Prevent Affiliate Credit Card Fraud
Credit card fraud exists in all forms of ecommerce. And the business model fueling affiliate marketing — paying commissions to those who refer sales — makes it particularly attractive for scammers to abuse the system.
While hundreds of tools exist to help businesses detect and prevent such activity, including FraudLogix, CPA Detective, AdSafe, Brand Verity and ScrubKit, fraudulent transactions still occur and it is imperative that merchants take preventive measures to help ensure that they don’t fall prey to the scam.
The Double Whammy
Scamming affiliates look for any way possible to generate sales – and for many, using stolen credit cards is fair game. The information is primarily stolen in one of three ways: 1) a card is physically stolen, 2) information is “skimmed” off the card during a transaction, or 3) a transaction is “faked,” meaning that the information is retrieved from the card’s magnetic strip, either by themselves or someone from whom they buy the information.
Once obtained, fraudulent affiliates use stolen credit card information to make purchases and thereby drive up commissions. This is particularly damaging for merchants, who pay a commission to the affiliate for what was thought to be a legitimate sale and also get hit with credit card chargeback fees once the cardholder realizes the information was used fraudulently. (Chargeback fees are imposed by payment processors whenever they reimburse a payment back to a card.)
Additionally, beyond the monetary penalties, the more chargebacks a company endures, the more its reputation suffers. In a worst-case scenario, a payment processor will cancel its relationship with a merchant if the chargeback threshold is too high.
What’s a Merchant to Do?
Thankfully, there are a number of things merchants can do to protect themselves from enterprising fraudulent affiliates.
Work with the Good Guys
Start simple by finding affiliates through legitimate sources. Only do business with legitimate affiliates who come through trusted sources and make sure you verify affiliate signups. Find out where their traffic is coming from, make sure they’re real people, and don’t pay out until you’ve checked the quality of users they’ve provided.
Beware of Affiliates Wanting Fast Payments
This should be a big warning sign. Fraudulent affiliates often seek payment as quickly as possible – they want to get paid and get going before you figure out their scam.
Call Customers Referred by New Affiliates
If you ever doubt the legitimacy of a transaction, don’t hesitate to call the customer directly to verify the purchase. Although certainly more time-consuming, it’s a sure-fire way to ensure everything is legitimate and helps serve as a credibility “gut check” by testing traffic from new affiliates early on.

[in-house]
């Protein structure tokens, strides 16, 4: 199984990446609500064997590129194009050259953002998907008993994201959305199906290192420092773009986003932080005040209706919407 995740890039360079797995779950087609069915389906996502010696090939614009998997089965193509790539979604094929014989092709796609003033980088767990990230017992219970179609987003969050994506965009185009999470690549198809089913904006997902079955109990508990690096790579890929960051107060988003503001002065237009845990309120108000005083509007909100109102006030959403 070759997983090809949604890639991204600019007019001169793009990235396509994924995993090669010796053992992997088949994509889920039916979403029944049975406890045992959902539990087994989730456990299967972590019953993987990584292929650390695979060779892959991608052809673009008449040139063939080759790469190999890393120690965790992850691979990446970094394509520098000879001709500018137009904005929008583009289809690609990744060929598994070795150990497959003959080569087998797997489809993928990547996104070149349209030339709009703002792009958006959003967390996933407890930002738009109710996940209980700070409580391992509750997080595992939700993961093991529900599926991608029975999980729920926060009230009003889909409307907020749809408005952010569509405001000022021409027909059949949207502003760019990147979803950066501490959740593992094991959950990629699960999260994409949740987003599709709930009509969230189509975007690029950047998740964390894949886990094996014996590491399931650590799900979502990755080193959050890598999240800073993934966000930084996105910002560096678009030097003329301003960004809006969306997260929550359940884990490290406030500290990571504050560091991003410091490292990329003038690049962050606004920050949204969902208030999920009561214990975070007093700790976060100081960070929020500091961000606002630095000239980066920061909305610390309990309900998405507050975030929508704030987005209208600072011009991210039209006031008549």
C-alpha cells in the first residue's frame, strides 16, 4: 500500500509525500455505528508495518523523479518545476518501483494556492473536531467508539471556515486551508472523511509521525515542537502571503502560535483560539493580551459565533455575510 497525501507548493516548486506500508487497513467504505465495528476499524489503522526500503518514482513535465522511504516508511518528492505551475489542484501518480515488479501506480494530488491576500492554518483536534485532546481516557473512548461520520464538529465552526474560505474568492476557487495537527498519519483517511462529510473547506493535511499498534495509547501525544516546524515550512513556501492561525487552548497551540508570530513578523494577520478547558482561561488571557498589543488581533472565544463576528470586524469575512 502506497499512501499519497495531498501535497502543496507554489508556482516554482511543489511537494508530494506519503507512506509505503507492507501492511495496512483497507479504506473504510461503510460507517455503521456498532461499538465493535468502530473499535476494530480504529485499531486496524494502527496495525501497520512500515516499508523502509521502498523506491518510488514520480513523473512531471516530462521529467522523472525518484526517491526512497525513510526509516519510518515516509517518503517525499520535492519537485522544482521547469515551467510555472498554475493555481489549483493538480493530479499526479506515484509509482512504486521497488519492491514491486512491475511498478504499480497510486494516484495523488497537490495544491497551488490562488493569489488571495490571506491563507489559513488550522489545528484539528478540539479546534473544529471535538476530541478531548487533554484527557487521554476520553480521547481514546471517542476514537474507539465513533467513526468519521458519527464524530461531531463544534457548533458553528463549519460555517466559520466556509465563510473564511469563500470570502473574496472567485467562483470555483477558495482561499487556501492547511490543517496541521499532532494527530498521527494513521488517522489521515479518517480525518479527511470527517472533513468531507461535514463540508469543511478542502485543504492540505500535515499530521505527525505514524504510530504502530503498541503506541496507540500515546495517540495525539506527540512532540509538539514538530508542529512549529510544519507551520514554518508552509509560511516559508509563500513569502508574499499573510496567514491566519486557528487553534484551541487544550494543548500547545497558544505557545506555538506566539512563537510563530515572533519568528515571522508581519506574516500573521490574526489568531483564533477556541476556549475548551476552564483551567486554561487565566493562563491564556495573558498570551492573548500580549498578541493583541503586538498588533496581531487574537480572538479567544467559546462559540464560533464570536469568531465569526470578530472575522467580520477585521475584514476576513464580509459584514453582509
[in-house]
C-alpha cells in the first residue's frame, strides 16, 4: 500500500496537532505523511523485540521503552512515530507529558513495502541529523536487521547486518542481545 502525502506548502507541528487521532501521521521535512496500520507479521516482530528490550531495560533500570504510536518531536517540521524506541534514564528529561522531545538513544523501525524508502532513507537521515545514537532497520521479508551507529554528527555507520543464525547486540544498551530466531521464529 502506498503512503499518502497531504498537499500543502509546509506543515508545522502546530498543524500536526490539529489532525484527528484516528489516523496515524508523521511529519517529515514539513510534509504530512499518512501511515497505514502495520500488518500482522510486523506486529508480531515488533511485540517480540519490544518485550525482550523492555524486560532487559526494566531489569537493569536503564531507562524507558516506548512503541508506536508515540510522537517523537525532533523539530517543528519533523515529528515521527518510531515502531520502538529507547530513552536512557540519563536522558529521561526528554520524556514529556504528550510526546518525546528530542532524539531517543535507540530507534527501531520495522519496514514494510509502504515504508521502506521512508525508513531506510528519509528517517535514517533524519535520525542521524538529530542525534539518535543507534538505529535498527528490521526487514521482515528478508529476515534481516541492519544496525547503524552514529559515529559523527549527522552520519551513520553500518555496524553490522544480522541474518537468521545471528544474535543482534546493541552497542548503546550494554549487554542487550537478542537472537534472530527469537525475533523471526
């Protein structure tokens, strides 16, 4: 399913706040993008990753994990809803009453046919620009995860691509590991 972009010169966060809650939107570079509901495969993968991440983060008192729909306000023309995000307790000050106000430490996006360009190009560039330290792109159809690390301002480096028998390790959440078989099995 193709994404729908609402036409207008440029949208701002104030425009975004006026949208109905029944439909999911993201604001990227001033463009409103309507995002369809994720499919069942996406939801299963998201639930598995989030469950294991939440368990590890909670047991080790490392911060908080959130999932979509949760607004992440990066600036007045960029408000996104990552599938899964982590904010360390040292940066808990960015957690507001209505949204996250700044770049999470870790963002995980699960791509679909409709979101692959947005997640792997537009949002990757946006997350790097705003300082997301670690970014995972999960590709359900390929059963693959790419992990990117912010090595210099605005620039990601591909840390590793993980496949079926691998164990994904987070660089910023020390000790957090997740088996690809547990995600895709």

Use Verification Systems
Credit card processors don’t usually verify every piece of information entered during a transaction. Sometimes a purchase will go through even though the expiration date, for example, or zip code is incorrect. Make sure you’re armed with an extra layer of security by using an address verification system (AVS) or card verification method (CVM), and consider using payer authentication methods.
Check for Proxies
Investigate any affiliate leads that might have an anonymous and open proxy IP address as an intermediary to disguise the location of a user.
Compare Click IP with Conversion IP
Even if affiliates are using proxies to hide their location, few make sure the IP address from the user’s “click” matches that from the conversion page. This simple check will quickly show if transactions are being made from a single location.
Watch Conversion Times
If users are converting especially quickly – say, in just a few seconds — it’s almost certainly not a real user but rather an affiliate using a script to automatically generate conversions (learn more about conversion times).
I’ve Been Scammed – Now What?
If you’ve followed all these safeguards but still find yourself the
victim of affiliate credit card fraud, you must first and foremost
block the affiliate account. Immediately. Don’t merely stop crediting
them for leads — kill their affiliate link entirely so that no
traffic continues to flow. Affiliate tracking software should make
this process simple.
After you’ve blocked the affiliate account, contact your payment processor or registration service, the card-issuing bank and the individual customers whose credit cards were fraudulently used. Try to work through chargebacks as soon as possible and talk with your payment processor to see if associated fees can be waived because of the fraud.
The most important thing to keep in mind, however, is to prevent fraudulent affiliates from being able to use stolen credit cards in the first place — which the tips outlined above should help you accomplish. And remember, the best part about running your own affiliate program is that you choose who you get to do business with. Find affiliates that you can trust.
About the Author: Lucas Brown is the CEO of affiliate tracking software provider HasOffers, and he has a background as both an affiliate and affiliate network owner.